Is Alcoholism Classified as a Mental Illness?

More is known about alcoholism now than was ever known in the past. That’s because doctors have had hundreds of years to study it. They understand the triggers that cause it more than ever.

Those who would be considered alcoholics are sometimes diagnosed as having co-occurring disorders if a doctor ever examines them. Whether that’s the case or not, if you’re having problems with alcohol, you may want to learn more about it. Getting the facts about alcohol might be part of what lets you change your behavior patterns and start living a healthier life.

As you start on your journey to learn more about alcohol use, you may wonder whether the medical community considers alcoholism a mental illness. Let’s take a moment and talk about that.

What Exactly is Alcoholism?

First, it’s helpful to have a working definition of alcoholism. Just because you drink habitually, that doesn’t necessarily mean you fall into this category of individuals.

For someone to be considered an alcoholic, they need to be physically addicted to alcohol. If someone drinks every day, they may be an alcoholic, but that is not necessarily the case.

Usually, differentiating between someone who’s a habitual drinker and someone who’s experiencing alcoholism is determined by whether they go into physical withdrawal if they stop drinking.

Cocktail Party

Is Alcoholism Technically a Mental Illness?

In 1980, a new version of the DSM-3 came out. The DSM is regarded as the authoritative textbook defining mental illnesses. It classified alcoholism at that point as a subset of a mental health disorder.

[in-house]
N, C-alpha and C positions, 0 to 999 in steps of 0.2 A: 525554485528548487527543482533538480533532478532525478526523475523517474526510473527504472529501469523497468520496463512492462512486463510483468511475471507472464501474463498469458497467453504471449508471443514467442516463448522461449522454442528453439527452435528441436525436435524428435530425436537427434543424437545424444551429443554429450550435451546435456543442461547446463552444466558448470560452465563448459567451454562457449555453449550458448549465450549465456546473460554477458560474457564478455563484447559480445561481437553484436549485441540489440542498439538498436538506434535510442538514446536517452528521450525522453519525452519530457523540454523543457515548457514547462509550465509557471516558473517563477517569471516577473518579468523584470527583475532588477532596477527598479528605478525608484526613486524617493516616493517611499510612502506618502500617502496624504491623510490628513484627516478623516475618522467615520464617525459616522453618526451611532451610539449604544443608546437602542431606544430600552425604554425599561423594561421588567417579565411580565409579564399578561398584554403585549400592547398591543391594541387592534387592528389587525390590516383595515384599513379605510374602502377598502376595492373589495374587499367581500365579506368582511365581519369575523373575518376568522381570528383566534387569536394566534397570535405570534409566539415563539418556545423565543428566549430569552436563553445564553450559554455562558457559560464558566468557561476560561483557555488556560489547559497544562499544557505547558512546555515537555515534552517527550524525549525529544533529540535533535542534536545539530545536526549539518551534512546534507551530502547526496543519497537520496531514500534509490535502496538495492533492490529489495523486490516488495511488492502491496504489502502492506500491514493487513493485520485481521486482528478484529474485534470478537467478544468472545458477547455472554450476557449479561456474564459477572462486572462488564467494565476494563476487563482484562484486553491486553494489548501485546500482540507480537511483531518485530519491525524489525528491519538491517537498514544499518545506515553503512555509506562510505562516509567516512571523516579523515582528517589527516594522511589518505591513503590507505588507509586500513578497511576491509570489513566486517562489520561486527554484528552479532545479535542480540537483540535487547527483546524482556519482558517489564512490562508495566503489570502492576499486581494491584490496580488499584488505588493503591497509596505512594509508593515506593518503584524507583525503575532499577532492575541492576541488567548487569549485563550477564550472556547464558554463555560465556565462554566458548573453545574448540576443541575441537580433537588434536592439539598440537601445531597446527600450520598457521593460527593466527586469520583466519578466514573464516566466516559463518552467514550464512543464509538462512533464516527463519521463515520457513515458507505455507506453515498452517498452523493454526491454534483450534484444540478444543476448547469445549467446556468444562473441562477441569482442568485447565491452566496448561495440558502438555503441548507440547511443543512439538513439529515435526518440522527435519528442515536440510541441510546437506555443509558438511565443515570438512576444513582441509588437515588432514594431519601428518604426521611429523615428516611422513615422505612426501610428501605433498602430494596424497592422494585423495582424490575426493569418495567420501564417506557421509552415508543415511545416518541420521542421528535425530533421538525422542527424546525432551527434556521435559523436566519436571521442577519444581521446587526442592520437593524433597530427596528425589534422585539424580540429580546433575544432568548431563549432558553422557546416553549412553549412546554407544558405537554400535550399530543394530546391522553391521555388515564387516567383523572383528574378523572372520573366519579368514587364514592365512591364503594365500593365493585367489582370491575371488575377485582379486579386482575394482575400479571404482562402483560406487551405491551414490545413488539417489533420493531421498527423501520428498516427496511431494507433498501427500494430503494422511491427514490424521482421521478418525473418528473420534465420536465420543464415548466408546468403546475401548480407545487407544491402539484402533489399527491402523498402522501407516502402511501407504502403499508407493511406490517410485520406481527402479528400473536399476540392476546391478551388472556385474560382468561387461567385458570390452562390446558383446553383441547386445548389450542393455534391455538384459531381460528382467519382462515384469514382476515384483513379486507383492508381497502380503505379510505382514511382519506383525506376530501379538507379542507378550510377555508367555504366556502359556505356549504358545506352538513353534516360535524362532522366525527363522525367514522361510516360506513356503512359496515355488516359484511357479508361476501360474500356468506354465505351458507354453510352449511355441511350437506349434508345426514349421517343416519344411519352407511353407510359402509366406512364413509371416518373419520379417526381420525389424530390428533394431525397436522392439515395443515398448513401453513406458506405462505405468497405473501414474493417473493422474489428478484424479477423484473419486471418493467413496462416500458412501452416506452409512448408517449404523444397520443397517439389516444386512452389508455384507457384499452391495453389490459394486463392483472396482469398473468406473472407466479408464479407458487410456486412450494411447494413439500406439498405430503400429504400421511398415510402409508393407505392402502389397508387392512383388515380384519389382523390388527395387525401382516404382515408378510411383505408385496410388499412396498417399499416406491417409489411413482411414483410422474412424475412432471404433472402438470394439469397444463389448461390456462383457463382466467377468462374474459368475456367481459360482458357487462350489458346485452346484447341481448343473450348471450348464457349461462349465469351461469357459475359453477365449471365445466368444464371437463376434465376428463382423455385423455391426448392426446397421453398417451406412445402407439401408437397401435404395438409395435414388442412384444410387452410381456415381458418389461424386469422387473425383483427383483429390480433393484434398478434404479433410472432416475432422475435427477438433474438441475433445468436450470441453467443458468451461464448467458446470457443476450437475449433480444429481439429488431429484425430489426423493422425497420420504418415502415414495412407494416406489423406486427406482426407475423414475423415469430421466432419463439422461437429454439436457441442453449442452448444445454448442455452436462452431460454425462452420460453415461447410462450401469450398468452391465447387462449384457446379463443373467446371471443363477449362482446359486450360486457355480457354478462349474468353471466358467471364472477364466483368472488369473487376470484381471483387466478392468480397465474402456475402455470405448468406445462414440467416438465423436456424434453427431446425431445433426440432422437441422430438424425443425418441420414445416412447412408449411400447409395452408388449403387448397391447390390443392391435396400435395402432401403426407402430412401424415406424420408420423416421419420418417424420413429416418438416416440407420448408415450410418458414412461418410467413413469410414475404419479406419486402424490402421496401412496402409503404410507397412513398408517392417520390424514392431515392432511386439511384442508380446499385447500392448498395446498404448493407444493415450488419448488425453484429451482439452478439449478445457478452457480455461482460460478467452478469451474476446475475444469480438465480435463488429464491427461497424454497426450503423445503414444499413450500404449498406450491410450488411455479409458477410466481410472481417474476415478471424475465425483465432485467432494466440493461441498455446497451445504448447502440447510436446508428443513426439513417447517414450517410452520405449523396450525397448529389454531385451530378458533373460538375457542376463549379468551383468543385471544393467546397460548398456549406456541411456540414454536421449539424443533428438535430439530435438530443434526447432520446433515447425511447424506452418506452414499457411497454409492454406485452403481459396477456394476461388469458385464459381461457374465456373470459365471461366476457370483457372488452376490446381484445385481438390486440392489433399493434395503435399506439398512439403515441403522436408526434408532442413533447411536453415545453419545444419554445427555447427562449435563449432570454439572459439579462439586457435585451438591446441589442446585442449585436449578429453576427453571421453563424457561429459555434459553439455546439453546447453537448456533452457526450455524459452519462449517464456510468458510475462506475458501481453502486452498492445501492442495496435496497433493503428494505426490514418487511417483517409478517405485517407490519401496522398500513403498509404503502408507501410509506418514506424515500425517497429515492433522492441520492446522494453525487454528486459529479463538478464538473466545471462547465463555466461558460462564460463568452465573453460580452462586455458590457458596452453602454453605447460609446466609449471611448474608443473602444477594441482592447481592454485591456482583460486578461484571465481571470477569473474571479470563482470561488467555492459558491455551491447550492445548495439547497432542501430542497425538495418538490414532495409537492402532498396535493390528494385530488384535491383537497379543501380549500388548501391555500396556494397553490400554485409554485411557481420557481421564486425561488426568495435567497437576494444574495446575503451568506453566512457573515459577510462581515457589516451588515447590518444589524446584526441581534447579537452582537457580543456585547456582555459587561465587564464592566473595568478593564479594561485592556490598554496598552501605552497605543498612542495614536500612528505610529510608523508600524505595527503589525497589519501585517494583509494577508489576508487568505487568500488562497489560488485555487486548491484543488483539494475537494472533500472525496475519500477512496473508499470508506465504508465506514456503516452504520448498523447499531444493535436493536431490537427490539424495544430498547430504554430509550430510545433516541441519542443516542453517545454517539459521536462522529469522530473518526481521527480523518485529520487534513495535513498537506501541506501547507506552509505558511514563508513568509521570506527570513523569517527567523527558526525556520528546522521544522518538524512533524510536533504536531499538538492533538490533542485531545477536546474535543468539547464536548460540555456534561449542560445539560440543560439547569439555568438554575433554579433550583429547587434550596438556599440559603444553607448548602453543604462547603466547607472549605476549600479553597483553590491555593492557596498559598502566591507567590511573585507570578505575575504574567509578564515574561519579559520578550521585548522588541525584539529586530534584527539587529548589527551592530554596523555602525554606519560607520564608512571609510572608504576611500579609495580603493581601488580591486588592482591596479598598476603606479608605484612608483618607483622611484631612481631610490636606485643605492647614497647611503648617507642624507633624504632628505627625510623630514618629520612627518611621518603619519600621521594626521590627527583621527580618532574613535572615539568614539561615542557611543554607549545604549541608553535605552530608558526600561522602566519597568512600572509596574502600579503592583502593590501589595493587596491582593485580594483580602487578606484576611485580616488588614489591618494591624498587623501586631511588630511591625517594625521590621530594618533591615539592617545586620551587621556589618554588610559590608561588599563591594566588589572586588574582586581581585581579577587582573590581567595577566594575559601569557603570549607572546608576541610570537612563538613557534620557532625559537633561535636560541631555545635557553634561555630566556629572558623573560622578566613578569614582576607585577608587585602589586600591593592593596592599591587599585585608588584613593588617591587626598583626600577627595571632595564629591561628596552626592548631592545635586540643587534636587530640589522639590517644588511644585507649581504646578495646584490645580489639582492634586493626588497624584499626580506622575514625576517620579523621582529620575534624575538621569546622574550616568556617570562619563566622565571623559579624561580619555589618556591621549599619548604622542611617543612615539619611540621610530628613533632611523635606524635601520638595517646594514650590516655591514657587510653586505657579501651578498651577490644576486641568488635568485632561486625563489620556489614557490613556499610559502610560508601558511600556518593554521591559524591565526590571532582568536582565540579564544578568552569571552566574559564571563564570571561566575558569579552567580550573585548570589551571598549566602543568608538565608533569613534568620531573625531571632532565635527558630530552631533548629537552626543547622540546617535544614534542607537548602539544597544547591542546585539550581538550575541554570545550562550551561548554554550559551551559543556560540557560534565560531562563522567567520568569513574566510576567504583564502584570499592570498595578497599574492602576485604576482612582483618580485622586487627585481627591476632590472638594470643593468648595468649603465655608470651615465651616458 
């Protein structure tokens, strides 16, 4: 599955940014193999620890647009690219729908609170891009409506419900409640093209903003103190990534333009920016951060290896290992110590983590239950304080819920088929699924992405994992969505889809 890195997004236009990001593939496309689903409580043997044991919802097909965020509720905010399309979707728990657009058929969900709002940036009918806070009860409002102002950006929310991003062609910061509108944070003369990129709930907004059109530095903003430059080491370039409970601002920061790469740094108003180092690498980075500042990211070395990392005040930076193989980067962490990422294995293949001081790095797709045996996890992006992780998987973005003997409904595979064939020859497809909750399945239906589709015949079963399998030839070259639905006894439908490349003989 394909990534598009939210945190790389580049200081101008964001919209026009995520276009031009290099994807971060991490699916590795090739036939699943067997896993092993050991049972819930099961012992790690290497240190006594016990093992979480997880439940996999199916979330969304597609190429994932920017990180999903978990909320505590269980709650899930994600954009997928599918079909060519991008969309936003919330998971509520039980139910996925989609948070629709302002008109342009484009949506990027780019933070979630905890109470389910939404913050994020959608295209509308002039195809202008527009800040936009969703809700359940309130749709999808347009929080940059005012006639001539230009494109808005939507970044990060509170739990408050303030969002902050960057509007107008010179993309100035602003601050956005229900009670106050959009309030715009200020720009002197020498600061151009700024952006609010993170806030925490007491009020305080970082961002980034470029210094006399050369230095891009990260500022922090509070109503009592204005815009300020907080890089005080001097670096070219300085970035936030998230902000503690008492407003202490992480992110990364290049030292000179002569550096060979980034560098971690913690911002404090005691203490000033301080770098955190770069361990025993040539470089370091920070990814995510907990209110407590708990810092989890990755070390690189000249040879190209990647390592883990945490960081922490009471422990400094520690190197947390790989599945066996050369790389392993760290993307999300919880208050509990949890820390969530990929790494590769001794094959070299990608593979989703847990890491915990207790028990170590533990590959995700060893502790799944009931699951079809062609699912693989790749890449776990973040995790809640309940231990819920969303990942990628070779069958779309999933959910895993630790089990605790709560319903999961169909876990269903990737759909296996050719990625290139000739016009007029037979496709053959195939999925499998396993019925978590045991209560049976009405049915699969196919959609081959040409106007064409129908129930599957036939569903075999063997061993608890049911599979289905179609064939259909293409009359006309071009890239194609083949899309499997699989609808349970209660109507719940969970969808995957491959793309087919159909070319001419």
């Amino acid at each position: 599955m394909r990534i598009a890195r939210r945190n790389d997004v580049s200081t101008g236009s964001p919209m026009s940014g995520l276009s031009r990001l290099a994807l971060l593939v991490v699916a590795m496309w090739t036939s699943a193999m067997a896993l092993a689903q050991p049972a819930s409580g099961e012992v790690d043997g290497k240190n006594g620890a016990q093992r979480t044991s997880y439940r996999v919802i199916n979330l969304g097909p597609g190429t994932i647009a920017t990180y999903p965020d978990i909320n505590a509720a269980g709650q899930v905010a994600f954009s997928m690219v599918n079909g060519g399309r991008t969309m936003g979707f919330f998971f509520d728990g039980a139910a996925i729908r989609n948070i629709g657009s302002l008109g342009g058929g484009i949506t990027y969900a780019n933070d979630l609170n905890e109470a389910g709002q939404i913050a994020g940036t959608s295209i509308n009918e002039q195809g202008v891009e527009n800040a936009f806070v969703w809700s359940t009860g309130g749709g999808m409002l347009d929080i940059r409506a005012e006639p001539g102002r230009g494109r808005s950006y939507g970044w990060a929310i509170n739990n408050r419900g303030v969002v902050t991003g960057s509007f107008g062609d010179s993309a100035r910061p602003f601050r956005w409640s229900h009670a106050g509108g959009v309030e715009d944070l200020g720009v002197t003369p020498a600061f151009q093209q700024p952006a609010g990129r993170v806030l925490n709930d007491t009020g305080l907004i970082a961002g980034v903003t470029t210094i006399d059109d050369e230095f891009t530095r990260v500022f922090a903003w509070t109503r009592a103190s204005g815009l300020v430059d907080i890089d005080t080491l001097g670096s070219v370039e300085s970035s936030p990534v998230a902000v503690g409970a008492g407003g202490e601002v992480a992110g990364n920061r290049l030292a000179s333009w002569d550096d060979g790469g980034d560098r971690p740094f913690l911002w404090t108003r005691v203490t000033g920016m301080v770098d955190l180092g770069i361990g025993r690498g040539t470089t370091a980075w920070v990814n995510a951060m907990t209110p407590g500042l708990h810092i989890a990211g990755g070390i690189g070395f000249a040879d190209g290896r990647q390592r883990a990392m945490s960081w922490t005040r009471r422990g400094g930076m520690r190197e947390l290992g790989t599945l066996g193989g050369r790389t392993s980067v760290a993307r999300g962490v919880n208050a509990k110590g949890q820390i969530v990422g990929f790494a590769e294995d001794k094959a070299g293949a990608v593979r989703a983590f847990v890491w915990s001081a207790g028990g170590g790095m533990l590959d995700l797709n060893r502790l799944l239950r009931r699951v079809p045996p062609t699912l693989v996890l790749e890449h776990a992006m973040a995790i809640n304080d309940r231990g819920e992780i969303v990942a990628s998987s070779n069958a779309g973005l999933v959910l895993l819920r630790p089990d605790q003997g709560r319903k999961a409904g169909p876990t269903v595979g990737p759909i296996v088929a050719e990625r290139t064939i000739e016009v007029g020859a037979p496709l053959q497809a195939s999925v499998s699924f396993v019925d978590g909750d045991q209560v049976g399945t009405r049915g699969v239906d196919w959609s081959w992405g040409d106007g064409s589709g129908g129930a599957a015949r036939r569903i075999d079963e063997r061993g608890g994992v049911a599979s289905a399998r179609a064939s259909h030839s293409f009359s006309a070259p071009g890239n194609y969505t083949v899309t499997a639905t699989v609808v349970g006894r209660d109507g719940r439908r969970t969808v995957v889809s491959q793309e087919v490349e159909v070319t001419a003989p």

The latest version of this text is the DSM-5. It stopped using the term alcoholism, instead calling it alcohol use disorder. This version of the text says alcohol use disorder is a mental disorder that presents with both mental symptoms and physical ones. This means that if doctors don’t consider alcoholism a mental illness, it’s right next door to one.  

What Should You Do if You Receive This Diagnosis?

Some people who abuse alcohol don’t think about it as being very serious or dangerous. They might have several alcohol drinks every day and think nothing of it. If a doctor tells them they technically qualify as having a mental illness, though, or at least a mental disorder, they may start to take things a bit more seriously.

If a doctor tells you that you qualify as having alcohol use disorder, you should not shrug that off and continue with the behavior. If you’ve reached that point, your drinking is likely harming your health. It won’t just be hurting you, though. It’s also probable that your drinking is harming those around you.

You should regard a diagnosis of having alcohol use disorder as a wake-up call. You can take steps to change your life from that moment forward. If that means time spent in an inpatient or outpatient facility, that might be the best move. It would make sense to talk to your family members about it to see if they support such a decision.

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